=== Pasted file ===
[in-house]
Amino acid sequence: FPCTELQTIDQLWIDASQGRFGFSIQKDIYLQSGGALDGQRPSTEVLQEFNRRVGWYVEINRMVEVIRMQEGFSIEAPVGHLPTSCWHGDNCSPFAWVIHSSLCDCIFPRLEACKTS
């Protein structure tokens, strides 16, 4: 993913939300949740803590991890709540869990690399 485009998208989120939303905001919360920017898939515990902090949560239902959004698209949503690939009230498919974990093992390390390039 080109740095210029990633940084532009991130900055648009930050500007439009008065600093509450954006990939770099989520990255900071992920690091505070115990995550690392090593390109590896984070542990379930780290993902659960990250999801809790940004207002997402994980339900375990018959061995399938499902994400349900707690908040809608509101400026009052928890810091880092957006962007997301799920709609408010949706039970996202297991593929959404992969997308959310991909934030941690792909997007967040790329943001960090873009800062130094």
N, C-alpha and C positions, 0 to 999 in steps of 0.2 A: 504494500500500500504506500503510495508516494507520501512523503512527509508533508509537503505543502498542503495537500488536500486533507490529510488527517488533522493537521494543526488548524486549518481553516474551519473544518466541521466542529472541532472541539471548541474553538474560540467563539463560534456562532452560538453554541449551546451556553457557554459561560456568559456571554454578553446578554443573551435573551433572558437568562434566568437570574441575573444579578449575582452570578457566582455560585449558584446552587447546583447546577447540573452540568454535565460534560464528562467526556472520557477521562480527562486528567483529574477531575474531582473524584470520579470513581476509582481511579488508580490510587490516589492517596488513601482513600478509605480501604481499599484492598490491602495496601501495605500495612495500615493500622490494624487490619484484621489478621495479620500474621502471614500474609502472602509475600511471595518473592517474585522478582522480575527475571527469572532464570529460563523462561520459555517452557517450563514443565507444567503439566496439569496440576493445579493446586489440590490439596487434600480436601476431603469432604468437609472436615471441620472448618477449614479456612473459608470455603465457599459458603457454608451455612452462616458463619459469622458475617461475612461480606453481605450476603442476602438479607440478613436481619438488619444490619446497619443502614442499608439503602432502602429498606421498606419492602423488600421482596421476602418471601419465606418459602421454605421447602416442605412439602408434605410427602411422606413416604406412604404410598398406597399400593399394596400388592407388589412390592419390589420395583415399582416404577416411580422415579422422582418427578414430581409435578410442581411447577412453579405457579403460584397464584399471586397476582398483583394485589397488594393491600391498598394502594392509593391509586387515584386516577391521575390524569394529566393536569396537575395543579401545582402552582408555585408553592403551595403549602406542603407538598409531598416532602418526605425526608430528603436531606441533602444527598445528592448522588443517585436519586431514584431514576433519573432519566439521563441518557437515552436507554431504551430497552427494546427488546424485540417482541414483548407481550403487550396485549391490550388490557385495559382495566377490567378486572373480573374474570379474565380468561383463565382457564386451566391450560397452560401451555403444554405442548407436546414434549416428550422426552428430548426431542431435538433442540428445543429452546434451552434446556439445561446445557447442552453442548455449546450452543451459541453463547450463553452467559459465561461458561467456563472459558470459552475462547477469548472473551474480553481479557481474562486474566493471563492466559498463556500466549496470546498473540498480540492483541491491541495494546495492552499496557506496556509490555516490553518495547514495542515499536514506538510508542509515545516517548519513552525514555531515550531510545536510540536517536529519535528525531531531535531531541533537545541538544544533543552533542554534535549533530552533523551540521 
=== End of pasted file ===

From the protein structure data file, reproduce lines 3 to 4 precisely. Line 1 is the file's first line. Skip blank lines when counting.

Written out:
């Protein structure tokens, strides 16, 4: 993913939300949740803590991890709540869990690399 485009998208989120939303905001919360920017898939515990902090949560239902959004698209949503690939009230498919974990093992390390390039 080109740095210029990633940084532009991130900055648009930050500007439009008065600093509450954006990939770099989520990255900071992920690091505070115990995550690392090593390109590896984070542990379930780290993902659960990250999801809790940004207002997402994980339900375990018959061995399938499902994400349900707690908040809608509101400026009052928890810091880092957006962007997301799920709609408010949706039970996202297991593929959404992969997308959310991909934030941690792909997007967040790329943001960090873009800062130094």
N, C-alpha and C positions, 0 to 999 in steps of 0.2 A: 504494500500500500504506500503510495508516494507520501512523503512527509508533508509537503505543502498542503495537500488536500486533507490529510488527517488533522493537521494543526488548524486549518481553516474551519473544518466541521466542529472541532472541539471548541474553538474560540467563539463560534456562532452560538453554541449551546451556553457557554459561560456568559456571554454578553446578554443573551435573551433572558437568562434566568437570574441575573444579578449575582452570578457566582455560585449558584446552587447546583447546577447540573452540568454535565460534560464528562467526556472520557477521562480527562486528567483529574477531575474531582473524584470520579470513581476509582481511579488508580490510587490516589492517596488513601482513600478509605480501604481499599484492598490491602495496601501495605500495612495500615493500622490494624487490619484484621489478621495479620500474621502471614500474609502472602509475600511471595518473592517474585522478582522480575527475571527469572532464570529460563523462561520459555517452557517450563514443565507444567503439566496439569496440576493445579493446586489440590490439596487434600480436601476431603469432604468437609472436615471441620472448618477449614479456612473459608470455603465457599459458603457454608451455612452462616458463619459469622458475617461475612461480606453481605450476603442476602438479607440478613436481619438488619444490619446497619443502614442499608439503602432502602429498606421498606419492602423488600421482596421476602418471601419465606418459602421454605421447602416442605412439602408434605410427602411422606413416604406412604404410598398406597399400593399394596400388592407388589412390592419390589420395583415399582416404577416411580422415579422422582418427578414430581409435578410442581411447577412453579405457579403460584397464584399471586397476582398483583394485589397488594393491600391498598394502594392509593391509586387515584386516577391521575390524569394529566393536569396537575395543579401545582402552582408555585408553592403551595403549602406542603407538598409531598416532602418526605425526608430528603436531606441533602444527598445528592448522588443517585436519586431514584431514576433519573432519566439521563441518557437515552436507554431504551430497552427494546427488546424485540417482541414483548407481550403487550396485549391490550388490557385495559382495566377490567378486572373480573374474570379474565380468561383463565382457564386451566391450560397452560401451555403444554405442548407436546414434549416428550422426552428430548426431542431435538433442540428445543429452546434451552434446556439445561446445557447442552453442548455449546450452543451459541453463547450463553452467559459465561461458561467456563472459558470459552475462547477469548472473551474480553481479557481474562486474566493471563492466559498463556500466549496470546498473540498480540492483541491491541495494546495492552499496557506496556509490555516490553518495547514495542515499536514506538510508542509515545516517548519513552525514555531515550531510545536510540536517536529519535528525531531531535531531541533537545541538544544533543552533542554534535549533530552533523551540521 